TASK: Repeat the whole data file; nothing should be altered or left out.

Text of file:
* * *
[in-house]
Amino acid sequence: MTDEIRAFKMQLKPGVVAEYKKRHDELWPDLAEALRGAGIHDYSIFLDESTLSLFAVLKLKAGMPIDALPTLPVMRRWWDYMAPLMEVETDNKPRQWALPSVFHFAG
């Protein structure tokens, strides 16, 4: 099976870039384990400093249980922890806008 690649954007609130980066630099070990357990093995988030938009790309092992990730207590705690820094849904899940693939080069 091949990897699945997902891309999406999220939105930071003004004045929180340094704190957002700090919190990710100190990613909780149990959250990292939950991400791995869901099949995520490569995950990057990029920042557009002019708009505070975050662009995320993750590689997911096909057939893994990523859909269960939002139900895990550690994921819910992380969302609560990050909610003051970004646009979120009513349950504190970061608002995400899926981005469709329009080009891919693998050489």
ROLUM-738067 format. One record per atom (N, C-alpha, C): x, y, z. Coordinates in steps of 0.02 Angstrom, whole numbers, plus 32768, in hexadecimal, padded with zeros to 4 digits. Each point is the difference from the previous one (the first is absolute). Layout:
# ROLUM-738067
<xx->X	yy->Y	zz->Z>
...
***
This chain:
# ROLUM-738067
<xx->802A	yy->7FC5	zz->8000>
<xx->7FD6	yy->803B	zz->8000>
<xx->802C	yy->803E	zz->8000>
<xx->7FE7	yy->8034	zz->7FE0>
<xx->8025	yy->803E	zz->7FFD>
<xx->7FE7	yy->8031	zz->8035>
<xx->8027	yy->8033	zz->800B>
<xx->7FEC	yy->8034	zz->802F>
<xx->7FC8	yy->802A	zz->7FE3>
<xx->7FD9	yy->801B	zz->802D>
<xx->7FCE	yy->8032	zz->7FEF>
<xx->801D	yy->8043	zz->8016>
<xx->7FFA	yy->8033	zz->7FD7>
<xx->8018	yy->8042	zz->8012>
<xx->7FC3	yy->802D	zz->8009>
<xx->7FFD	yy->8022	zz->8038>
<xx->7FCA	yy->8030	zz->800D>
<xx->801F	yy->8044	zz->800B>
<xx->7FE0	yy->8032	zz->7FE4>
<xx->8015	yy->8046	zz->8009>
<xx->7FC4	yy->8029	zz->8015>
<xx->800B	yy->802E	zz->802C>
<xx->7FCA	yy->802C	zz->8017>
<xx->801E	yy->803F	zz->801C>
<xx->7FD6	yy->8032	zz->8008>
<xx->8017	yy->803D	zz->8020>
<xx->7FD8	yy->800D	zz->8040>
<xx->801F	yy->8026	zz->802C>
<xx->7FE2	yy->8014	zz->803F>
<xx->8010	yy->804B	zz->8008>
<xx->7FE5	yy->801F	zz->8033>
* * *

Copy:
[in-house]
Amino acid sequence: MTDEIRAFKMQLKPGVVAEYKKRHDELWPDLAEALRGAGIHDYSIFLDESTLSLFAVLKLKAGMPIDALPTLPVMRRWWDYMAPLMEVETDNKPRQWALPSVFHFAG
């Protein structure tokens, strides 16, 4: 099976870039384990400093249980922890806008 690649954007609130980066630099070990357990093995988030938009790309092992990730207590705690820094849904899940693939080069 091949990897699945997902891309999406999220939105930071003004004045929180340094704190957002700090919190990710100190990613909780149990959250990292939950991400791995869901099949995520490569995950990057990029920042557009002019708009505070975050662009995320993750590689997911096909057939893994990523859909269960939002139900895990550690994921819910992380969302609560990050909610003051970004646009979120009513349950504190970061608002995400899926981005469709329009080009891919693998050489």
ROLUM-738067 format. One record per atom (N, C-alpha, C): x, y, z. Coordinates in steps of 0.02 Angstrom, whole numbers, plus 32768, in hexadecimal, padded with zeros to 4 digits. Each point is the difference from the previous one (the first is absolute). Layout:
# ROLUM-738067
<xx->X	yy->Y	zz->Z>
...
***
This chain:
# ROLUM-738067
<xx->802A	yy->7FC5	zz->8000>
<xx->7FD6	yy->803B	zz->8000>
<xx->802C	yy->803E	zz->8000>
<xx->7FE7	yy->8034	zz->7FE0>
<xx->8025	yy->803E	zz->7FFD>
<xx->7FE7	yy->8031	zz->8035>
<xx->8027	yy->8033	zz->800B>
<xx->7FEC	yy->8034	zz->802F>
<xx->7FC8	yy->802A	zz->7FE3>
<xx->7FD9	yy->801B	zz->802D>
<xx->7FCE	yy->8032	zz->7FEF>
<xx->801D	yy->8043	zz->8016>
<xx->7FFA	yy->8033	zz->7FD7>
<xx->8018	yy->8042	zz->8012>
<xx->7FC3	yy->802D	zz->8009>
<xx->7FFD	yy->8022	zz->8038>
<xx->7FCA	yy->8030	zz->800D>
<xx->801F	yy->8044	zz->800B>
<xx->7FE0	yy->8032	zz->7FE4>
<xx->8015	yy->8046	zz->8009>
<xx->7FC4	yy->8029	zz->8015>
<xx->800B	yy->802E	zz->802C>
<xx->7FCA	yy->802C	zz->8017>
<xx->801E	yy->803F	zz->801C>
<xx->7FD6	yy->8032	zz->8008>
<xx->8017	yy->803D	zz->8020>
<xx->7FD8	yy->800D	zz->8040>
<xx->801F	yy->8026	zz->802C>
<xx->7FE2	yy->8014	zz->803F>
<xx->8010	yy->804B	zz->8008>
<xx->7FE5	yy->801F	zz->8033>